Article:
Raiders' last home game: Ranking the 10 greatest moments from Oakland's 'Black Hole'

Jon Gruden knows what Sunday means, not only for Raider Nation, but for the NFL. The Raiders' next home game -- this Sunday against the Jaguars -- will be the final game the Raiders will ever play in Oakland, the city the Raiders have called home for most of their 60 seasons. 

Gruden, who's in his second stint as the Raiders' head coach, recently shared what being part of the Oakland Raiders has meant to him. The franchise will move to Las Vegas in 2020, making the second time the Raiders have left Oakland after Al Davis moved the team to Los Angeles from 1982-94. 

"I guess in a lot of ways I was raised here, you know what I mean?" Gruden recently told ESPN's Paul Gutierrez. "It's the beginning of my NFL coaching career in a lot of ways, at least head coaching career. I just love it here. I had my first son here and I kind of have a lot of history here, and some of my friends, a lot of my friends, are in the Black Hole ... I get emotional talking about it."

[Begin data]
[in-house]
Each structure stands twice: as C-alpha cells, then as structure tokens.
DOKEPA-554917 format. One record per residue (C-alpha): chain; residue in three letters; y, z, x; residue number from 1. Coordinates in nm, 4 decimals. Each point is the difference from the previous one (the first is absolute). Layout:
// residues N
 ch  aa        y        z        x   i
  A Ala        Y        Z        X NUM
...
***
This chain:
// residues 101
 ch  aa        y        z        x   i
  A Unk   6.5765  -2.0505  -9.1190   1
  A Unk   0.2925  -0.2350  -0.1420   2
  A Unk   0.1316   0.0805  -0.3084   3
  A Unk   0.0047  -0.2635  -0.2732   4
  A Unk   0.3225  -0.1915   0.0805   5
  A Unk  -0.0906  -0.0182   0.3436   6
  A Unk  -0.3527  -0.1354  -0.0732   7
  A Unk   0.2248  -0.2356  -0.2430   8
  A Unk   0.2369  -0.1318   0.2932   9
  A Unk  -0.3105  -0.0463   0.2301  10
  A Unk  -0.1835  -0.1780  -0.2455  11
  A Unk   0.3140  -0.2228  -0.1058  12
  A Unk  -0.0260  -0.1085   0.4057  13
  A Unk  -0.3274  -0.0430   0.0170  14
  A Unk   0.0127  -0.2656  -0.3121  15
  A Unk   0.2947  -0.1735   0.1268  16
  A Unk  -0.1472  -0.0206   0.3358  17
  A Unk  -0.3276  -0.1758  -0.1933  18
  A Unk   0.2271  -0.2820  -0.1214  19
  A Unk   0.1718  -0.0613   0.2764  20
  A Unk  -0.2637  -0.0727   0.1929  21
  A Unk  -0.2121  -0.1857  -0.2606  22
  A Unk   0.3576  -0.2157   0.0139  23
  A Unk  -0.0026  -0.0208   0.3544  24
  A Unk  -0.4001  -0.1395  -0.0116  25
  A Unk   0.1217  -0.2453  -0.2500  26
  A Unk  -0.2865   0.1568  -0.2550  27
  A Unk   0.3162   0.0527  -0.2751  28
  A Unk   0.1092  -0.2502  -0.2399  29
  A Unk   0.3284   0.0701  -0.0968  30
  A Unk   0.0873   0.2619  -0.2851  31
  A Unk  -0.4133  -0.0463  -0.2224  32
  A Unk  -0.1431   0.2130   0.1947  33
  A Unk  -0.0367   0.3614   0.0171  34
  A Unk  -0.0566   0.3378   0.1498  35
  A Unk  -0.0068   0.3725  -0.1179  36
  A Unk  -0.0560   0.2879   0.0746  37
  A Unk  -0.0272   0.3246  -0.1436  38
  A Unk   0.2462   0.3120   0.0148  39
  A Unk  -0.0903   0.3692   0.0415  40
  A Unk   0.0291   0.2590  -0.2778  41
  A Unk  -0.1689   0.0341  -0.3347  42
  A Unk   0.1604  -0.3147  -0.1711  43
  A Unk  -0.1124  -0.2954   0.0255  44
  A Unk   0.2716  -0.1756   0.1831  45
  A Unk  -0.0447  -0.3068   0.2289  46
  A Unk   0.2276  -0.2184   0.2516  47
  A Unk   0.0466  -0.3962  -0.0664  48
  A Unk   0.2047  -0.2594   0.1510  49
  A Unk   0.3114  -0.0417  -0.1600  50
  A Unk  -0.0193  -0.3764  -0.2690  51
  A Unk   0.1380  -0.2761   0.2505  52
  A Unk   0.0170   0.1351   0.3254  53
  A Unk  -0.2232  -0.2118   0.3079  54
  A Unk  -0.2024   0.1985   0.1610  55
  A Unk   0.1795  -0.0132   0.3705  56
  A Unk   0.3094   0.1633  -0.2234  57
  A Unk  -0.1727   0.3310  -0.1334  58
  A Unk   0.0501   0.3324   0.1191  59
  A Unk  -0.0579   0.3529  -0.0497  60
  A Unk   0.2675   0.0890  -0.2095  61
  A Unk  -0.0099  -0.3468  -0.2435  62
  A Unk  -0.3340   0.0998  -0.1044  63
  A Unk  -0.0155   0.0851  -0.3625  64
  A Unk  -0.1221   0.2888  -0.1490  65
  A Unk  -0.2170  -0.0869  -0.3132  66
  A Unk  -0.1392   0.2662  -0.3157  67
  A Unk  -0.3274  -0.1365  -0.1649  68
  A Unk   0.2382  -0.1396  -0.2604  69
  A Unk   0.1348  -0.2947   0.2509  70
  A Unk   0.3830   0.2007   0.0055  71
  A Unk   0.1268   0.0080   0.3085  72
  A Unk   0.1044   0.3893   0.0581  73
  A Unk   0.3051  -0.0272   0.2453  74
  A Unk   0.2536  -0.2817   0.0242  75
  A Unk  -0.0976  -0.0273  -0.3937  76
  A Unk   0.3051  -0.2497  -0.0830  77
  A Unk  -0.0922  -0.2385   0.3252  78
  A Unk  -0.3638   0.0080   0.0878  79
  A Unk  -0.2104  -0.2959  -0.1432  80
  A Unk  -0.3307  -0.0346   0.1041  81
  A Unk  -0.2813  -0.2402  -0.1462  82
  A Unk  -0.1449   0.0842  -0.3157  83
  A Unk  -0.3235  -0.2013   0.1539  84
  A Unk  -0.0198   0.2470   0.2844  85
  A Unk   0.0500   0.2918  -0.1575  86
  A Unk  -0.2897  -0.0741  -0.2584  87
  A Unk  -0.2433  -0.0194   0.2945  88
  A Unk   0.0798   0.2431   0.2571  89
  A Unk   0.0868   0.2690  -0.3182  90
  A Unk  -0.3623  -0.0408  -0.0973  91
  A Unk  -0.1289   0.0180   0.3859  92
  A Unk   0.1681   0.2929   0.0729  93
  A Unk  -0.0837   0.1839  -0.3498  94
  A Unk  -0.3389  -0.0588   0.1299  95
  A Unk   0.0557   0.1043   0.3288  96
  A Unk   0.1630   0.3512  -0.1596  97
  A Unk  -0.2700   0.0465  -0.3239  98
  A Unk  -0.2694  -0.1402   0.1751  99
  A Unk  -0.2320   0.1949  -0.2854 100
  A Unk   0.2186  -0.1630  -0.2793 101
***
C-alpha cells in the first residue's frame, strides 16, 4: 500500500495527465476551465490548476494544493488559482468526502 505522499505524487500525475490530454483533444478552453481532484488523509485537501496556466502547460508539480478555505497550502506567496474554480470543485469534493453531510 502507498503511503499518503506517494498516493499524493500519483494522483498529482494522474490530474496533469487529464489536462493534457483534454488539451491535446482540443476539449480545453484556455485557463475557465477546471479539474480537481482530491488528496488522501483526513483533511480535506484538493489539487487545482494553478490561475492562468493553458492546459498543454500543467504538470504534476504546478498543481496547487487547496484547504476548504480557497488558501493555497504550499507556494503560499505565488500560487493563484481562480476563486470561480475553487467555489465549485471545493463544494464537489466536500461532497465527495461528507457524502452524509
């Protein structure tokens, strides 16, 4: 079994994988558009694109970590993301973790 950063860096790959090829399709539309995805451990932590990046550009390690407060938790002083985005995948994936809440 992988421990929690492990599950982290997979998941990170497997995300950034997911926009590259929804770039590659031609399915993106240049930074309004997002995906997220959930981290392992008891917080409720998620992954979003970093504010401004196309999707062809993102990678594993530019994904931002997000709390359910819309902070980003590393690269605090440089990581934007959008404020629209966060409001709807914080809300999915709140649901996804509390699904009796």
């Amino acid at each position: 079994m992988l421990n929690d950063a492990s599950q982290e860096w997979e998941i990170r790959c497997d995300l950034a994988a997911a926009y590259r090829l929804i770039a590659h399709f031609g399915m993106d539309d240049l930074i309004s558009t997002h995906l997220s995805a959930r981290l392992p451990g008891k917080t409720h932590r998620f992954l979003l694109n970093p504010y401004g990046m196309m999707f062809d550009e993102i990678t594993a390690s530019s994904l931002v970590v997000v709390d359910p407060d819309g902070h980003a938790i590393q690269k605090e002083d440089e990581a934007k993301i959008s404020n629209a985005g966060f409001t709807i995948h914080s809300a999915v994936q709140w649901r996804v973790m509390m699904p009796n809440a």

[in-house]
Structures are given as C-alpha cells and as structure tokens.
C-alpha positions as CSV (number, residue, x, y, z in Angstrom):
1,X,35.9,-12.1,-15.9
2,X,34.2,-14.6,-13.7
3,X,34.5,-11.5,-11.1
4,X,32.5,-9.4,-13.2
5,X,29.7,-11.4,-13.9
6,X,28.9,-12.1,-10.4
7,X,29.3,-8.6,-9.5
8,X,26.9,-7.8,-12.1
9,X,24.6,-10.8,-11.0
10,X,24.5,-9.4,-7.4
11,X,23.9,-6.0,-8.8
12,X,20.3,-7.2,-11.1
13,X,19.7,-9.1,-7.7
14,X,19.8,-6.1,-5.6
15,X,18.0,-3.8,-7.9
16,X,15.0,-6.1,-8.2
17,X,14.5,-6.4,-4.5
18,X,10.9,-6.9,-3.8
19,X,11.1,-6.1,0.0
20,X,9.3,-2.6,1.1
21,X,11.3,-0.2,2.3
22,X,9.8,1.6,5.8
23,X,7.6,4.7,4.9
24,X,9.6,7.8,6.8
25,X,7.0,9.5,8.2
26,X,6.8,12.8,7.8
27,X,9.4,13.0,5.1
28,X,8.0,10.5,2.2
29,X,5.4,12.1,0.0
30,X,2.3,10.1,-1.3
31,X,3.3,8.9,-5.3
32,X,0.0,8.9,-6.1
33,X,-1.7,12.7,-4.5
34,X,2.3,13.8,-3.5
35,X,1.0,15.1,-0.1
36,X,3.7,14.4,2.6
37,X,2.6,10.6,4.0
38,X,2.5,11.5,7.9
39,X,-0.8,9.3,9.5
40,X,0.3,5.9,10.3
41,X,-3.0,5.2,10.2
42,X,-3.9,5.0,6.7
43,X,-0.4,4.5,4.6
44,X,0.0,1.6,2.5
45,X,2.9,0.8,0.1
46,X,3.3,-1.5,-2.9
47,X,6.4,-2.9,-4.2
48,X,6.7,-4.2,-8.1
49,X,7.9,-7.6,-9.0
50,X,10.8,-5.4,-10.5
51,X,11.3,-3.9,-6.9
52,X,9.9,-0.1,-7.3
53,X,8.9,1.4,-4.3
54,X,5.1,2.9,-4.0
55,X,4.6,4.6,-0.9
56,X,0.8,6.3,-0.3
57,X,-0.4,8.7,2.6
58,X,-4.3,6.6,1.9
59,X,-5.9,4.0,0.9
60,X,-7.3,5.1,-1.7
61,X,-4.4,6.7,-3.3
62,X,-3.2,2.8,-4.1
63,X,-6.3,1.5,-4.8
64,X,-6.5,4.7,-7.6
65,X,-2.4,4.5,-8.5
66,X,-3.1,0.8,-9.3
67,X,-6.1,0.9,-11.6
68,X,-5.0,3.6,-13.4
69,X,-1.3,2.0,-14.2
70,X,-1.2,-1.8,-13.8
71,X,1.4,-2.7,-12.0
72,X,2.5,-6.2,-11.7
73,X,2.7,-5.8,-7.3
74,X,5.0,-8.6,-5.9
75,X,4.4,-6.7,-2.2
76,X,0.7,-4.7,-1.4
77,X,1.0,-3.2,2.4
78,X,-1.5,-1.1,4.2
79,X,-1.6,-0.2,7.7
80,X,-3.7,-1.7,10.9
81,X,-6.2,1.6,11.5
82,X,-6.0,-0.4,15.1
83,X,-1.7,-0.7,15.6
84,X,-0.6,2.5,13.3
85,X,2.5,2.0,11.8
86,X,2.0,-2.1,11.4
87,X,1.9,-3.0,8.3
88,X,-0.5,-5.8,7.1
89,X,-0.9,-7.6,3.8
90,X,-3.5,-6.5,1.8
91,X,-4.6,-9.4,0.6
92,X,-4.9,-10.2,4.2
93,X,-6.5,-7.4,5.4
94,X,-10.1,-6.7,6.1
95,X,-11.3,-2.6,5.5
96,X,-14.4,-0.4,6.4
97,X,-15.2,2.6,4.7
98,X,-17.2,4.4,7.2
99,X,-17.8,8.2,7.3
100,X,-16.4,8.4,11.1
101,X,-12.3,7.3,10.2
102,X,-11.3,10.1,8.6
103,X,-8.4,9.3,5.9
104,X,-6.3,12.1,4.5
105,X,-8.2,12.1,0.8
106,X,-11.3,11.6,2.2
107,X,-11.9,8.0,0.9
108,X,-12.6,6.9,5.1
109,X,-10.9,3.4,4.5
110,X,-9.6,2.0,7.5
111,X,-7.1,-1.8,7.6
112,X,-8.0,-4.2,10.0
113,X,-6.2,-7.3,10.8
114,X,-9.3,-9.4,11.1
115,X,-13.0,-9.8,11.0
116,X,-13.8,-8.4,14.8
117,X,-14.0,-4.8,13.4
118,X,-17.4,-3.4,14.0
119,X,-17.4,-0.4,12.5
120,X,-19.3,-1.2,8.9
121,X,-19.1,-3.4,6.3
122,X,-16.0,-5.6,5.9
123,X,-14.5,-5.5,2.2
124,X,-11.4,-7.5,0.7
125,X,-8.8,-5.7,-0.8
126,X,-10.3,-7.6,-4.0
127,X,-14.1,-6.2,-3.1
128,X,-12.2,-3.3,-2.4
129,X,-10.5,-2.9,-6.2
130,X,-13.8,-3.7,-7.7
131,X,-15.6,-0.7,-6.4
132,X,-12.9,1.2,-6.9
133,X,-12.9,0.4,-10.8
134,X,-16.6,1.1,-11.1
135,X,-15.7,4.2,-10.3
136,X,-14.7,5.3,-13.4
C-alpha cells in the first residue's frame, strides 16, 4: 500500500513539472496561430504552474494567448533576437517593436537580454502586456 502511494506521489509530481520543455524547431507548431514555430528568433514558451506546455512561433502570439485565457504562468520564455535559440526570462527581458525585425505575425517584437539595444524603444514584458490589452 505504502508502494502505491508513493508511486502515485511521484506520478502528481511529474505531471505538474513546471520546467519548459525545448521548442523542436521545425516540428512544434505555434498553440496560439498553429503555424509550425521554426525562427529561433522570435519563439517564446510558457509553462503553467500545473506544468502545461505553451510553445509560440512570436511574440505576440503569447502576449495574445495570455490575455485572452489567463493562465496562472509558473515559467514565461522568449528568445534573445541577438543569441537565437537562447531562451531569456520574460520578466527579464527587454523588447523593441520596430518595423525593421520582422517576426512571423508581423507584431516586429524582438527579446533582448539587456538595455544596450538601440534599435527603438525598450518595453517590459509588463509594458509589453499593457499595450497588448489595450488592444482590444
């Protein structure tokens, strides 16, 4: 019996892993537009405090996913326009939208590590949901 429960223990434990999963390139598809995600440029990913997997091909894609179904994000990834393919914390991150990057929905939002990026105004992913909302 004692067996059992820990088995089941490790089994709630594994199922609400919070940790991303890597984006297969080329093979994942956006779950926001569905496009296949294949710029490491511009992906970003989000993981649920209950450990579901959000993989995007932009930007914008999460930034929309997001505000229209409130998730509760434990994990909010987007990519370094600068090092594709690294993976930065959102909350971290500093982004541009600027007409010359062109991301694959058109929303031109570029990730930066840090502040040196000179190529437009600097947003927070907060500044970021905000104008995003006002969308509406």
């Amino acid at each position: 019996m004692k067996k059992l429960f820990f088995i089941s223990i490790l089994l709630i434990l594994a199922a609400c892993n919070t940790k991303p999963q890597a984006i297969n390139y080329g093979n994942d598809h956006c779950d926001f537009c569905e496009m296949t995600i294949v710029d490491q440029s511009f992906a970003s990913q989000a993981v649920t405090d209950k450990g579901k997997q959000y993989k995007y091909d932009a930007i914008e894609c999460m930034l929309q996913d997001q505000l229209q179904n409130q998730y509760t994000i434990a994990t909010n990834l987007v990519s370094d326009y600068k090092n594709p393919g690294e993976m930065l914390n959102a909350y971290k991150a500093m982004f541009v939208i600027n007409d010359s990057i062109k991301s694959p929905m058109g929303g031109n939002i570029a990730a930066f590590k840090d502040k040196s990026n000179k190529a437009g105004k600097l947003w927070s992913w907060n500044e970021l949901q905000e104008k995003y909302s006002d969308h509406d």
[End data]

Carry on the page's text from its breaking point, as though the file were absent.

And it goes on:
Sunday will be an emotional moment for millions of Raiders fans, including the 56,000 fans who will flock to RingCentral Coliseum Sunday to say goodbye to their team, a team that gave the NFL some of its greatest players, coaches and moments in the league's 100-year history. The Coliseum, better known as the "Black Hole," was the scene of some of the greatest games, and moments, in NFL history. 

In recognition of the Raiders' final game in Oakland, here's a look at the 10 greatest moments inside the Black Hole. 

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10. Raiders get revenge following 'Immaculate Reception' 

One of the NFL's greatest rivalries during the 1970s was John Madden's Raiders against Chuck Noll's Steelers. From 1972-76, the two teams faced off each time in the postseason, with Pittsburgh winning three of those matchups, including Franco Harris' "Immaculate Reception" in 1972 that gave the Steelers their first-ever playoff win. Oakland got its revenge the following year, blowing out the Steelers in the Black Hole in the '73 playoffs. 

The Raiders dominated this matchup with Pittsburgh, rushing for 232 yards while allowing the Steelers to gain just 223 total yards. Quarterback Kenny "The Snake" Stalber completed over 82 percent of his throws, while Oakland's defense intercepted Steelers' quarterback Terry Bradshaw three times in a 33-14 victory. 

9. Raiders capture AFL title, advance to Super Bowl II